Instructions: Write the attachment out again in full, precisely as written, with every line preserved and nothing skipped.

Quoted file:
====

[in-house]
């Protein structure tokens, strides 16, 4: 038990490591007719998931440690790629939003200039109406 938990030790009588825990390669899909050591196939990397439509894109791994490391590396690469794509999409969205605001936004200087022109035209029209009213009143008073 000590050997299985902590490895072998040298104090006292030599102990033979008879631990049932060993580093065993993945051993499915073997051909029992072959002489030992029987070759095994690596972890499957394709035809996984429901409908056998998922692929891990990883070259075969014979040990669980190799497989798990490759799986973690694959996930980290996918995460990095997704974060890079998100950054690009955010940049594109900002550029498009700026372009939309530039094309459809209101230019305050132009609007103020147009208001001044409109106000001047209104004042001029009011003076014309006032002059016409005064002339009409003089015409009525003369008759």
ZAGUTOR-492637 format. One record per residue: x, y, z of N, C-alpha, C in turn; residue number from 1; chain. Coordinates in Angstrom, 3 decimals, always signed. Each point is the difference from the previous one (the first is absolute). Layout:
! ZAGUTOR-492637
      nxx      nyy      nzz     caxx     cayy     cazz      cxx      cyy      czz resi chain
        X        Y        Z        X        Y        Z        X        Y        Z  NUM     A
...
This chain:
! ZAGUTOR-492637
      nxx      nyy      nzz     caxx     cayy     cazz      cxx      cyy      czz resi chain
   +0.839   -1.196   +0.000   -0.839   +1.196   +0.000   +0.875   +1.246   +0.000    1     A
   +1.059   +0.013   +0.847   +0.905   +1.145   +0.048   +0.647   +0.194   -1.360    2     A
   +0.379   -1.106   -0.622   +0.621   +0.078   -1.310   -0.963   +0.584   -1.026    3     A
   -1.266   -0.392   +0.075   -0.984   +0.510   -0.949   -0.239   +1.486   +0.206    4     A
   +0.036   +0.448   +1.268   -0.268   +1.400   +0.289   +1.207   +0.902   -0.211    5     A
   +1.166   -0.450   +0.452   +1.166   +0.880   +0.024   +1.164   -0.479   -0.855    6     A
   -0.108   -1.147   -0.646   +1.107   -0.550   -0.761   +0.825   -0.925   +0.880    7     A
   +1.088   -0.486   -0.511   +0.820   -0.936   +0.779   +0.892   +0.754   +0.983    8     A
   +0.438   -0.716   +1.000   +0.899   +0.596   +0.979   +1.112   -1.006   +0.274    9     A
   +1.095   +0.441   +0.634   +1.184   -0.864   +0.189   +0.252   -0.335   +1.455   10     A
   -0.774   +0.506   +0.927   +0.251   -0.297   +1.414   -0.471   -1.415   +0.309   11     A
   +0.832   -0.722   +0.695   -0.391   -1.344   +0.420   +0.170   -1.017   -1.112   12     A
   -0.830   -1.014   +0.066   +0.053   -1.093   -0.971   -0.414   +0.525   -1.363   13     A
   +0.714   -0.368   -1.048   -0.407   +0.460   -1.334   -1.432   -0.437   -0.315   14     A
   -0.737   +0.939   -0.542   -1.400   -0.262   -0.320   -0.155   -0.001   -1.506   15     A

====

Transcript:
[in-house]
């Protein structure tokens, strides 16, 4: 038990490591007719998931440690790629939003200039109406 938990030790009588825990390669899909050591196939990397439509894109791994490391590396690469794509999409969205605001936004200087022109035209029209009213009143008073 000590050997299985902590490895072998040298104090006292030599102990033979008879631990049932060993580093065993993945051993499915073997051909029992072959002489030992029987070759095994690596972890499957394709035809996984429901409908056998998922692929891990990883070259075969014979040990669980190799497989798990490759799986973690694959996930980290996918995460990095997704974060890079998100950054690009955010940049594109900002550029498009700026372009939309530039094309459809209101230019305050132009609007103020147009208001001044409109106000001047209104004042001029009011003076014309006032002059016409005064002339009409003089015409009525003369008759």
ZAGUTOR-492637 format. One record per residue: x, y, z of N, C-alpha, C in turn; residue number from 1; chain. Coordinates in Angstrom, 3 decimals, always signed. Each point is the difference from the previous one (the first is absolute). Layout:
! ZAGUTOR-492637
      nxx      nyy      nzz     caxx     cayy     cazz      cxx      cyy      czz resi chain
        X        Y        Z        X        Y        Z        X        Y        Z  NUM     A
...
This chain:
! ZAGUTOR-492637
      nxx      nyy      nzz     caxx     cayy     cazz      cxx      cyy      czz resi chain
   +0.839   -1.196   +0.000   -0.839   +1.196   +0.000   +0.875   +1.246   +0.000    1     A
   +1.059   +0.013   +0.847   +0.905   +1.145   +0.048   +0.647   +0.194   -1.360    2     A
   +0.379   -1.106   -0.622   +0.621   +0.078   -1.310   -0.963   +0.584   -1.026    3     A
   -1.266   -0.392   +0.075   -0.984   +0.510   -0.949   -0.239   +1.486   +0.206    4     A
   +0.036   +0.448   +1.268   -0.268   +1.400   +0.289   +1.207   +0.902   -0.211    5     A
   +1.166   -0.450   +0.452   +1.166   +0.880   +0.024   +1.164   -0.479   -0.855    6     A
   -0.108   -1.147   -0.646   +1.107   -0.550   -0.761   +0.825   -0.925   +0.880    7     A
   +1.088   -0.486   -0.511   +0.820   -0.936   +0.779   +0.892   +0.754   +0.983    8     A
   +0.438   -0.716   +1.000   +0.899   +0.596   +0.979   +1.112   -1.006   +0.274    9     A
   +1.095   +0.441   +0.634   +1.184   -0.864   +0.189   +0.252   -0.335   +1.455   10     A
   -0.774   +0.506   +0.927   +0.251   -0.297   +1.414   -0.471   -1.415   +0.309   11     A
   +0.832   -0.722   +0.695   -0.391   -1.344   +0.420   +0.170   -1.017   -1.112   12     A
   -0.830   -1.014   +0.066   +0.053   -1.093   -0.971   -0.414   +0.525   -1.363   13     A
   +0.714   -0.368   -1.048   -0.407   +0.460   -1.334   -1.432   -0.437   -0.315   14     A
   -0.737   +0.939   -0.542   -1.400   -0.262   -0.320   -0.155   -0.001   -1.506   15     A